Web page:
Confrontation between the government and the Opposition on the very first day of the Budget session of Parliament on Monday on how to go about discussing prices could see a stalled Lok Sabha on Tuesday.
The Opposition led by the Bharatiya Janata Party has made the demand that a discussion on prices be taken up on the basis of an adjournment motion it plans to submit along with other Opposition parties, but the government is willing to accommodate the Opposition only to the extent of agreeing to the debate but under the rule governing short duration discussions.
Politically, it was clear the Opposition wants to make the point that it has stalled the Lok Sabha on the issue of prices and was thus cornering the government inside and outside the House. The Left parties have already announced plans for a major rally on March 12 and the BJP’s show on the same subject will be on April 21.
At a meeting, the government and the Opposition came to an understanding on how the issue will play out in the Rajya Sabha. The Opposition there will demand suspension of question hour, which will be resisted by the chair and the government. The matter will then be decided by the will of the House in favour of suspension. A discussion on prices will then start.
The government, it seems, offered a similar formula for the Lok Sabha. It offered to suspend question hour, although it did not wish to set this precedent. It also offered, against convention, not to immediately move the motion of thanks to the President after her address to the joint sitting on Monday. Instead, a short duration discussion lasting the full day could be taken up on prices, Parliamentary Affairs Minister Pawan Kumar Bansal later told reporters in response to questions.
The Opposition’s response was perhaps summed up by Deputy Leader of the BJP in the Lok Sabha Gopinath Munde, who said: “Either the government discusses prices as an adjournment motion or we stall the proceedings.” That warning came loud and clear from the camp of the Left parties too. Gurudas Dasgupta (Community Party of India) said the subject was most urgent and pressing and must be discussed as an adjournment motion. He indicated that besides the BJP, the Left party leaders would also be giving notice for adjournment motions.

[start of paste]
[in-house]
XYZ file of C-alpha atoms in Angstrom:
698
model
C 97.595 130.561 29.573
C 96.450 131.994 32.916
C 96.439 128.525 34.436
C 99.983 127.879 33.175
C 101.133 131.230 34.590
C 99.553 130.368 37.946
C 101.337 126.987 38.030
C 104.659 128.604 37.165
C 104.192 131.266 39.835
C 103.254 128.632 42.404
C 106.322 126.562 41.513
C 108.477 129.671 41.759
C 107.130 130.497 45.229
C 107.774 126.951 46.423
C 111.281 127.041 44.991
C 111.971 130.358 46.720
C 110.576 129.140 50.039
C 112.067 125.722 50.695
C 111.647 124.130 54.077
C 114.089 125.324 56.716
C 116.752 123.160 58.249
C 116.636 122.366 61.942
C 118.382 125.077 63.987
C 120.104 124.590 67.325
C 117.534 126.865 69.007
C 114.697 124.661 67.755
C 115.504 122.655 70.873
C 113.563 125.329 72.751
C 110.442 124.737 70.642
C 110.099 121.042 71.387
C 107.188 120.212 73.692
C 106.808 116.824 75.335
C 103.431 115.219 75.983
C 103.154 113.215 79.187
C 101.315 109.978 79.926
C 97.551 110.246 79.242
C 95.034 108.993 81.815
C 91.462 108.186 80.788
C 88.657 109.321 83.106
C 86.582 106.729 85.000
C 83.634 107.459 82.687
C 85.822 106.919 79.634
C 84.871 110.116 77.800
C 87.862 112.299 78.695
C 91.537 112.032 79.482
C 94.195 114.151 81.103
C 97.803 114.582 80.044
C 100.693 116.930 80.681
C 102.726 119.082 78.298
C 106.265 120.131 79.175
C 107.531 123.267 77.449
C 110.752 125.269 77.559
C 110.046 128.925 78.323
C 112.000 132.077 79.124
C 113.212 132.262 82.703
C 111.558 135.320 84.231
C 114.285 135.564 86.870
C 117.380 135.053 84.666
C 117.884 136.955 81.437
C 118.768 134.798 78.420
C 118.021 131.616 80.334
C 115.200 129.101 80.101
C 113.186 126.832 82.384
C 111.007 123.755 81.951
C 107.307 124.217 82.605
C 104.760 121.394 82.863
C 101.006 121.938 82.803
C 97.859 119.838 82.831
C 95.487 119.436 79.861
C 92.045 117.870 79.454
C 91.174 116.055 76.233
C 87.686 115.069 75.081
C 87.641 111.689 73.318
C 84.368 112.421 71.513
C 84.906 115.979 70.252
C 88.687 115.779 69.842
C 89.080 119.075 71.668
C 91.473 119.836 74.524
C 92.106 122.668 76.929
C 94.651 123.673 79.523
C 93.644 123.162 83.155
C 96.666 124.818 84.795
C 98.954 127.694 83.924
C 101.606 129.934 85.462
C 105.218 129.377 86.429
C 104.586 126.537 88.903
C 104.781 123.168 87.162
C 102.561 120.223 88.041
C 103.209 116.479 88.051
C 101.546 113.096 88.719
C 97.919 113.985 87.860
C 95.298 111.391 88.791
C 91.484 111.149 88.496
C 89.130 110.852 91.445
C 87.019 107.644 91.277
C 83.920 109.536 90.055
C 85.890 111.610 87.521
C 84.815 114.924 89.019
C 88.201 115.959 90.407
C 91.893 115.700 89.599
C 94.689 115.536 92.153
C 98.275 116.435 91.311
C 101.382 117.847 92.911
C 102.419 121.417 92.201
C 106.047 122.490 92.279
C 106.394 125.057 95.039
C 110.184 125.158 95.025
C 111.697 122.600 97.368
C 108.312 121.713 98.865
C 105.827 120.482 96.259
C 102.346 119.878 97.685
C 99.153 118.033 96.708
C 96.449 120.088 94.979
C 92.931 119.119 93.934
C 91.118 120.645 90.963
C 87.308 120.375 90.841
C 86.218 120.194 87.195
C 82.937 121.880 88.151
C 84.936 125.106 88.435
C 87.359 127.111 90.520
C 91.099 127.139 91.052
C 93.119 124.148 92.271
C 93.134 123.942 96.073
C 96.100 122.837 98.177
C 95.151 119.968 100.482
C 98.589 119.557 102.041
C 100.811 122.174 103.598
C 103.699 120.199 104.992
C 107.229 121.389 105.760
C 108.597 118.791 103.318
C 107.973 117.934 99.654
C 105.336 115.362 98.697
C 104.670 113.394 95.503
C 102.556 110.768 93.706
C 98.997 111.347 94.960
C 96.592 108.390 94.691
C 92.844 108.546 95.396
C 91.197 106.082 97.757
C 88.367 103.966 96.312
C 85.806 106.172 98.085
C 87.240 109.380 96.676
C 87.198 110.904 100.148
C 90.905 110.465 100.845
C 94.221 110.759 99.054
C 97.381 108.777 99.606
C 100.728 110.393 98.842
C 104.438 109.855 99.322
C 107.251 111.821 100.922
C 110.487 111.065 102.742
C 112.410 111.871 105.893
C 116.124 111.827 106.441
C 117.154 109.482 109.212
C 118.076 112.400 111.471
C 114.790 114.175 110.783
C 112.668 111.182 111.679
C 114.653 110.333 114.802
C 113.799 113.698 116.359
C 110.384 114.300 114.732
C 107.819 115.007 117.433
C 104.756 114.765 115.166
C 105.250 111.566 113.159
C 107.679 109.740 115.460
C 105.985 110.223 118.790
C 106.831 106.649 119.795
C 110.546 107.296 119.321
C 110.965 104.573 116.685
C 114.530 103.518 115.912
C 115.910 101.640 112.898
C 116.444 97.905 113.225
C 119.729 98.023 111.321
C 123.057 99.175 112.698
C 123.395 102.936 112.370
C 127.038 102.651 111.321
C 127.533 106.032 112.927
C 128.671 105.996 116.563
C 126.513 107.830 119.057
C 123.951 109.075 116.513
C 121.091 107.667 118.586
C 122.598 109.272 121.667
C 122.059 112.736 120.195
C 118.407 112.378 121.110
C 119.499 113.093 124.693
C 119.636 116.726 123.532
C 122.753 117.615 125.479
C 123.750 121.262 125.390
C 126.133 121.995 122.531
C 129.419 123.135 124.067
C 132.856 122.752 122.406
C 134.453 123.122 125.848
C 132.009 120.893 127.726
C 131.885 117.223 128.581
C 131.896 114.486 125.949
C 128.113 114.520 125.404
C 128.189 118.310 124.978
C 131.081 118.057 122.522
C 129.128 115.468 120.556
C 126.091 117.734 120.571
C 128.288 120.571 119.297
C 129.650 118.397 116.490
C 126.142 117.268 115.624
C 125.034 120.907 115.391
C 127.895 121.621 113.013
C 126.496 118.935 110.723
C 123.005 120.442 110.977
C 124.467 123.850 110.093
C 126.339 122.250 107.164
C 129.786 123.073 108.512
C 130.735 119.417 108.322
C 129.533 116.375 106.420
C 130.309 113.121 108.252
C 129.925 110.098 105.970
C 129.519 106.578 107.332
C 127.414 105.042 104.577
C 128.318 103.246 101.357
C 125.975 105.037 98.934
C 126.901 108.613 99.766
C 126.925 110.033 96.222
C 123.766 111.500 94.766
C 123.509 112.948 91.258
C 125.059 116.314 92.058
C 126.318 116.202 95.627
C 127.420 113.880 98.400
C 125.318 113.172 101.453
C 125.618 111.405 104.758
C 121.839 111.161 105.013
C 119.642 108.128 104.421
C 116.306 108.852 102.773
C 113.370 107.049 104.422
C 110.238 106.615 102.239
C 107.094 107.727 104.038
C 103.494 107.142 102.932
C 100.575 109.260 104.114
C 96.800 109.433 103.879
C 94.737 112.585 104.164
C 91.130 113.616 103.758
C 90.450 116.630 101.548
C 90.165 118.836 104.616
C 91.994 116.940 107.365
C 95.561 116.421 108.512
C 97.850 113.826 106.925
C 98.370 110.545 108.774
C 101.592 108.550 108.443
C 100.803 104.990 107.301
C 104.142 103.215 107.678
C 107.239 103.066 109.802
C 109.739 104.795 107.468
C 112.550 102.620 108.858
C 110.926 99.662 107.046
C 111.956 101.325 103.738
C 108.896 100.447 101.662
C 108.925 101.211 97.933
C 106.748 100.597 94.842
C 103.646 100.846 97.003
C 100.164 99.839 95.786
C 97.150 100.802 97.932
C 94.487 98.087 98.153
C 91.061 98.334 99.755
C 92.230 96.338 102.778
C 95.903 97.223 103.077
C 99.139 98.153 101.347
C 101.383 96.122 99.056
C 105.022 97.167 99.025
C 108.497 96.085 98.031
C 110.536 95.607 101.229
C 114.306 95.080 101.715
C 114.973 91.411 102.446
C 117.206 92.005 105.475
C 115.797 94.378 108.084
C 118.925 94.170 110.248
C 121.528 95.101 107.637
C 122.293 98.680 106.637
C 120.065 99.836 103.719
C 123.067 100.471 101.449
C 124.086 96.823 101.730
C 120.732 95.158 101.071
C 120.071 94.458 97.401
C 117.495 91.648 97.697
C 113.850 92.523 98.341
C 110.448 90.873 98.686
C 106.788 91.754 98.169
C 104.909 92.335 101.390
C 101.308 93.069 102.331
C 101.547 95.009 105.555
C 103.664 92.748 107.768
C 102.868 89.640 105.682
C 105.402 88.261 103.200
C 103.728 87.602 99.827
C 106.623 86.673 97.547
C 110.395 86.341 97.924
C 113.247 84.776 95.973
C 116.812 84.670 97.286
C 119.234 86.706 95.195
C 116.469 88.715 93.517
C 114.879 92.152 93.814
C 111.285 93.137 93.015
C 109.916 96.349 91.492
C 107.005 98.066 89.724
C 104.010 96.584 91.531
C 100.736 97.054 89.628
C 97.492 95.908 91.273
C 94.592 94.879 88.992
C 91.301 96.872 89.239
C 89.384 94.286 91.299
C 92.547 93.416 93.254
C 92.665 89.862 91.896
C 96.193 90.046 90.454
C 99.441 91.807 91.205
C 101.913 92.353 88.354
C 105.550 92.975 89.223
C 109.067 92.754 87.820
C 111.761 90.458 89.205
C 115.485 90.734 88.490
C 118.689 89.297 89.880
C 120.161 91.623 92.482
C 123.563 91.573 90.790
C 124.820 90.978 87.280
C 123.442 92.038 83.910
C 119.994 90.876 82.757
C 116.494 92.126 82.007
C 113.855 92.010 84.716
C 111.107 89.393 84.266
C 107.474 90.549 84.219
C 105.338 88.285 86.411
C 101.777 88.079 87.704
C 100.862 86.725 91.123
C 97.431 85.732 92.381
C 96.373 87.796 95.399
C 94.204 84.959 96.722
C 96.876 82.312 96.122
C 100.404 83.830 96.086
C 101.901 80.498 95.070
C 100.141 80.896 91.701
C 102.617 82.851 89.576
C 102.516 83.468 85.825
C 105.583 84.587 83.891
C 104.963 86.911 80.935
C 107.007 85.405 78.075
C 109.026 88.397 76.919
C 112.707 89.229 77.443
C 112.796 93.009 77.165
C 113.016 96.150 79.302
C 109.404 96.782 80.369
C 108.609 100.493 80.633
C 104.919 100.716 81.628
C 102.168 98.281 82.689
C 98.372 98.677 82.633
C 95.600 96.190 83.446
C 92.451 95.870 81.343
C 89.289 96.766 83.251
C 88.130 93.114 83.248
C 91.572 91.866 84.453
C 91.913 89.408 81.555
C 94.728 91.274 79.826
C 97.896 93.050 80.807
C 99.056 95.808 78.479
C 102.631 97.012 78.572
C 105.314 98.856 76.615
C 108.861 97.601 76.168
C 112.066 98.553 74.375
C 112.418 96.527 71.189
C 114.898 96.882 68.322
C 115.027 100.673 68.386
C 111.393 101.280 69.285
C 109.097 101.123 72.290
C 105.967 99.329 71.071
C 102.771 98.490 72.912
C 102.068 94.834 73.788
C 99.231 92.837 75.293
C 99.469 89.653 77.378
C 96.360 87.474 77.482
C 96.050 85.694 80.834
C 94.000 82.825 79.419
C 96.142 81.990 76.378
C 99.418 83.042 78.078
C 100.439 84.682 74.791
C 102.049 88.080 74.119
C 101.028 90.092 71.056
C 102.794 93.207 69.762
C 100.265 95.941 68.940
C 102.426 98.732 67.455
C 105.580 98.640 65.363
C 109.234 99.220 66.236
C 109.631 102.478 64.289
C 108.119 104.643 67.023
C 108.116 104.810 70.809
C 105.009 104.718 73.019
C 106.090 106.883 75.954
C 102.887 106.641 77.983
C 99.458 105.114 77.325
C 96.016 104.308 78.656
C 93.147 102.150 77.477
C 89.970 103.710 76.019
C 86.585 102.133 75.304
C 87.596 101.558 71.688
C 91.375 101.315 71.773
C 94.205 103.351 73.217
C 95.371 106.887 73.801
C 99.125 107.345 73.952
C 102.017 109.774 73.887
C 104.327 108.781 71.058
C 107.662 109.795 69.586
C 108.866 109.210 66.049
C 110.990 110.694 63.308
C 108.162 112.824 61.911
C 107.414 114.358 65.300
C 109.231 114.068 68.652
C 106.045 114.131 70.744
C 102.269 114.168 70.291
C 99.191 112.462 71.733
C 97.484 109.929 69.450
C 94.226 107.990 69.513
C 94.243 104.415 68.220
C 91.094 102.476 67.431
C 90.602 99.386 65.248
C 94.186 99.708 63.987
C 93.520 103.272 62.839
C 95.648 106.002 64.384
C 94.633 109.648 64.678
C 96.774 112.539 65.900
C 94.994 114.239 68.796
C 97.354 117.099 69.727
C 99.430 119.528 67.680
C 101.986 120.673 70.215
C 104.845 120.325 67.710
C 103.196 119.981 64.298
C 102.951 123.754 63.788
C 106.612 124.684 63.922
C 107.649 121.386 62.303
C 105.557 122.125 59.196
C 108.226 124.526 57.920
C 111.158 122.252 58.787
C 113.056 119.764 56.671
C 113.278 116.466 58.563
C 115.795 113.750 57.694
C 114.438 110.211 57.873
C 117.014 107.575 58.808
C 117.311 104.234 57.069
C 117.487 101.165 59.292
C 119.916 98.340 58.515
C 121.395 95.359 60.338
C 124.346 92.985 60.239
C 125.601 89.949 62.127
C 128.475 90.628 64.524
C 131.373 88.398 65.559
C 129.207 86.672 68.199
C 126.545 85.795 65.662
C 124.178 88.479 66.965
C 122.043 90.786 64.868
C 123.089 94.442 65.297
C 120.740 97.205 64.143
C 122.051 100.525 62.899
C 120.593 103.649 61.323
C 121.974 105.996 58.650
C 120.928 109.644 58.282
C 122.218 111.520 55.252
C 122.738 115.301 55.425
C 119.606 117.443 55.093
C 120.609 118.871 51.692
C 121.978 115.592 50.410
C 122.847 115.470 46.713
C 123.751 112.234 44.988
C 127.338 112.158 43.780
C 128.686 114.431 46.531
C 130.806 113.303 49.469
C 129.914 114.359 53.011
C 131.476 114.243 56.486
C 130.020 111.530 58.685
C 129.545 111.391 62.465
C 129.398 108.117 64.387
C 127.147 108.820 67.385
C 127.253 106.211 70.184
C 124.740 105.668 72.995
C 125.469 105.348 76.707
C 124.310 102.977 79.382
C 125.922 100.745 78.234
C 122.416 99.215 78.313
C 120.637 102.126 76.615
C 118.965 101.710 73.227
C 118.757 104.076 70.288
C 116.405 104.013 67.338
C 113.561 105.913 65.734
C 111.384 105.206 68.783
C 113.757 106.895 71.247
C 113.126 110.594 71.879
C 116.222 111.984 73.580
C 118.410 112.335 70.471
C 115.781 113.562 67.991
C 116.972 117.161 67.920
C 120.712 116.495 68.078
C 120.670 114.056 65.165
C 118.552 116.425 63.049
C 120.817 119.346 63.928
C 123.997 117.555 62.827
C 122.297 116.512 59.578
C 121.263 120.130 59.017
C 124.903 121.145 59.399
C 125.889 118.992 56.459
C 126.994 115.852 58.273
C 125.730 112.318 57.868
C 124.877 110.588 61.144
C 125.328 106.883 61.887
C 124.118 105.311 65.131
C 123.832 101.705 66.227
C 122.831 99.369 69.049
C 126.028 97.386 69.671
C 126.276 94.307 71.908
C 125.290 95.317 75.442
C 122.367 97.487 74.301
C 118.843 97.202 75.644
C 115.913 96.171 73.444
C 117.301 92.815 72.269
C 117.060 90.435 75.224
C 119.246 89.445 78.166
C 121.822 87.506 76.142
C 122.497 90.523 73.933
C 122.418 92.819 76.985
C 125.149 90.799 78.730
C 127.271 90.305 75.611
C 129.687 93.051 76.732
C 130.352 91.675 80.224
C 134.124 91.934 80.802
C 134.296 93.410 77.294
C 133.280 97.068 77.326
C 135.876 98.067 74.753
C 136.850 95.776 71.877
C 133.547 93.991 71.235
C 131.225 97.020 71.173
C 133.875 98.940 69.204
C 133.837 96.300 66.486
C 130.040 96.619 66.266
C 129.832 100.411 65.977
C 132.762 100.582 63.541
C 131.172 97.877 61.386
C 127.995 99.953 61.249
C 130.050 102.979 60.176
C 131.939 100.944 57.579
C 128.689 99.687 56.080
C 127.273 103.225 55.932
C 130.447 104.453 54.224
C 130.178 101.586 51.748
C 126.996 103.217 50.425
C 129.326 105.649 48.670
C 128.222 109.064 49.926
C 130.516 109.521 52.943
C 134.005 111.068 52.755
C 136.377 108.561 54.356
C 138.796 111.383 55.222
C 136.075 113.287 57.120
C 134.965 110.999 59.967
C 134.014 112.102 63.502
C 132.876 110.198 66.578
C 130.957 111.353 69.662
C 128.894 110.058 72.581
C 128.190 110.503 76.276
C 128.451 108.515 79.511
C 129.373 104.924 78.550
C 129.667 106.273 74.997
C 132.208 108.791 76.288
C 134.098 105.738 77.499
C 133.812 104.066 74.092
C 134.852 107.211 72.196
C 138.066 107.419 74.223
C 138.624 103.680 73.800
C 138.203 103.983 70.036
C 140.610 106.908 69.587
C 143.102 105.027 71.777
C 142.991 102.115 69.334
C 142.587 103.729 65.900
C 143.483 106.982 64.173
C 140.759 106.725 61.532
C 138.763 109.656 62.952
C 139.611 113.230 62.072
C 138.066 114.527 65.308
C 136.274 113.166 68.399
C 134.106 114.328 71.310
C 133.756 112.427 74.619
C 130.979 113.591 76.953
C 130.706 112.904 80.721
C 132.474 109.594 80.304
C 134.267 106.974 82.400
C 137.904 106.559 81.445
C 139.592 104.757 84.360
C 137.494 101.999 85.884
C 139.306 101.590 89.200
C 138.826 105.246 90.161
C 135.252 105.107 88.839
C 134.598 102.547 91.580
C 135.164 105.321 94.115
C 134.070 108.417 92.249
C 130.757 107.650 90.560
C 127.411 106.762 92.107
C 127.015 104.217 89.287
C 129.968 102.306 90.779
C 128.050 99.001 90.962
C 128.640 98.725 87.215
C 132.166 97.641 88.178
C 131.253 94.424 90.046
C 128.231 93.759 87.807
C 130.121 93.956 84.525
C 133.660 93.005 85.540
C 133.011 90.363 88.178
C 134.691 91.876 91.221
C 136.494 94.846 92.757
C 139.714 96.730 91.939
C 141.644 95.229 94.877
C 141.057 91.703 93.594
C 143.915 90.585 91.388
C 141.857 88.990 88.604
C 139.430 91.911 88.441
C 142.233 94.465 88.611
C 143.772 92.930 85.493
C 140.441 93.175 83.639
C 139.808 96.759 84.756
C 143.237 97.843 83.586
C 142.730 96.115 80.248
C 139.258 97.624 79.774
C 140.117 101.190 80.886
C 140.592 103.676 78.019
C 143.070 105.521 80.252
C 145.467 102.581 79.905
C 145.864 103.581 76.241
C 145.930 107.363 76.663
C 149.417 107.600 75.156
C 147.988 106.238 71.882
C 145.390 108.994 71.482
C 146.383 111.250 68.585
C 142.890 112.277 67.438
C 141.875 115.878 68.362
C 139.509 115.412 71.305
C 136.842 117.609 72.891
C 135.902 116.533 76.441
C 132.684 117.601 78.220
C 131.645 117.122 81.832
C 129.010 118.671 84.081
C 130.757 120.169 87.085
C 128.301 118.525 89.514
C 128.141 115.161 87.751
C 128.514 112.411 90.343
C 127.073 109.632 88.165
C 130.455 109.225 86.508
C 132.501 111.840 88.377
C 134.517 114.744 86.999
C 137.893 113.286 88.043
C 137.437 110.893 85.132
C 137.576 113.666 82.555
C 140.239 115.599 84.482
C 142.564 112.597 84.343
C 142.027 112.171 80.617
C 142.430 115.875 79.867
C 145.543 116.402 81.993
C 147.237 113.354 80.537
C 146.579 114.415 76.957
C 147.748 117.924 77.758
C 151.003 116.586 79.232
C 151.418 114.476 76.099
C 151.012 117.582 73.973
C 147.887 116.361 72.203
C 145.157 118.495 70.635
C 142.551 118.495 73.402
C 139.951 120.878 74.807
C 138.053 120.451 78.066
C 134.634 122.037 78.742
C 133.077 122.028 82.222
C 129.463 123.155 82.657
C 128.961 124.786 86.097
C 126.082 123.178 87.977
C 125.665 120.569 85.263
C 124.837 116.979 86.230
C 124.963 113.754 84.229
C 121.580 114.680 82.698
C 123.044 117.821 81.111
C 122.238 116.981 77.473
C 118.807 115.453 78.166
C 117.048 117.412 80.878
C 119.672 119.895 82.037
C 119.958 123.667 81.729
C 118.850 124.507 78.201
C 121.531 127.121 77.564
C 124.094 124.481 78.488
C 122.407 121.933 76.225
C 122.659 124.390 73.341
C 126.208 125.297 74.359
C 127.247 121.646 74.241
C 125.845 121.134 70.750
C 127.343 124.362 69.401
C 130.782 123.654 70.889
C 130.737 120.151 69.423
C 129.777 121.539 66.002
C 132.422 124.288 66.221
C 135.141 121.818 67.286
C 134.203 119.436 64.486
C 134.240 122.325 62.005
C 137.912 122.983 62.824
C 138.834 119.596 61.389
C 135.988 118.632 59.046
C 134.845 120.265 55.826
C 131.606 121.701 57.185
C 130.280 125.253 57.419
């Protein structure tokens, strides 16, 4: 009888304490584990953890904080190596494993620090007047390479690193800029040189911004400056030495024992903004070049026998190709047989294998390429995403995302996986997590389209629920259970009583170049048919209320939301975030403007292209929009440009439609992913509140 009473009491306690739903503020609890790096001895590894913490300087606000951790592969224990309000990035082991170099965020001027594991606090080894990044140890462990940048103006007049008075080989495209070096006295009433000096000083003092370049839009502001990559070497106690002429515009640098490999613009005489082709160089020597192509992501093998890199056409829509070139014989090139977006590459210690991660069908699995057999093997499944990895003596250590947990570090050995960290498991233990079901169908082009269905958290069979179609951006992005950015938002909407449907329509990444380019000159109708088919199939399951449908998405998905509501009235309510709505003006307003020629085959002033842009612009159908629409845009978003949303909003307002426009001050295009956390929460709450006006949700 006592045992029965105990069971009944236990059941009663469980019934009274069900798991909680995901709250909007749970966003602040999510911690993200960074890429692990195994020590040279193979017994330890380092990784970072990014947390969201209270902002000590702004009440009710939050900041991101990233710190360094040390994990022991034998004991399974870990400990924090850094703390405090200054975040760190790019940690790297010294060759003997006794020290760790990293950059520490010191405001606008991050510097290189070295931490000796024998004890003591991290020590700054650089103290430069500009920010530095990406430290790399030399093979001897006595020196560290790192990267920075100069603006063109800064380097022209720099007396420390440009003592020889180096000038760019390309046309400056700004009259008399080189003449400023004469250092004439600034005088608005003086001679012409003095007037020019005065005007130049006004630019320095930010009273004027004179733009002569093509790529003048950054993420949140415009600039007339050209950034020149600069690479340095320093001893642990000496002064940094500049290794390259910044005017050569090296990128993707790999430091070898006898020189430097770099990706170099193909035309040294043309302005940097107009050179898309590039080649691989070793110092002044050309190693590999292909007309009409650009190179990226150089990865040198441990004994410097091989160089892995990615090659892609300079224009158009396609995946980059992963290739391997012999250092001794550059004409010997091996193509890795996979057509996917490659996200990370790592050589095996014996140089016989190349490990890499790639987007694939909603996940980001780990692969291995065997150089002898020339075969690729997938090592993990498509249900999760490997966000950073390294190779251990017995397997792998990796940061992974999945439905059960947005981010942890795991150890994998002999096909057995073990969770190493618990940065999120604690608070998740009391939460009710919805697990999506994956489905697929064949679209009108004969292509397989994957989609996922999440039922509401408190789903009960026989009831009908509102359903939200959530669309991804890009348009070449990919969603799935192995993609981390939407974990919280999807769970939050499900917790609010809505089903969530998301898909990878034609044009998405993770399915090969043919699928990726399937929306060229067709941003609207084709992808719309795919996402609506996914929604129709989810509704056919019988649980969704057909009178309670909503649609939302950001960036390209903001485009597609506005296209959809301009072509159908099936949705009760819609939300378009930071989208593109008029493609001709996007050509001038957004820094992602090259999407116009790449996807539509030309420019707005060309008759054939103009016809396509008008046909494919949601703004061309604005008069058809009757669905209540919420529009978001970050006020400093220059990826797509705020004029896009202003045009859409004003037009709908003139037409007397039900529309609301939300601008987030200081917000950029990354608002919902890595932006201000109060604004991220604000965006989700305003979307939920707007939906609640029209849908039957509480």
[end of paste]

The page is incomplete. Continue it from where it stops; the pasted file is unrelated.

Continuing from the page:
Mr. Bansal made it clear that although it was the chair’s privilege to allow or not to allow a motion, an adjournment motion on prices would not be in order. The government had tried to accommodate the Opposition, was willing to discuss the issue, but would not be “blackmailed”. If the Opposition wanted to disrupt the House at any cost, it would have to explain that to the people.
The Minister said the reference to “urgent” public matter in the rules for an adjournment motion had a technical meaning that the rules explain. It had to be about a major event that had occurred very recently. The Opposition had said prices had been going up for six years, so how could this be described as a recent event?
It seems even within the BJP there was more than one view on whether Lok Sabha ought to be stalled or not. Two days ago, Leader of the Opposition Sushma Swaraj told The Hindu that the Opposition would stall the House only if the government were not to agree for a debate on prices on February 23. It would then bring an adjournment motion. On Monday, after the government agreed to the debate, Mr. Munde thundered: “adjournment motion or we will not allow the House to run.”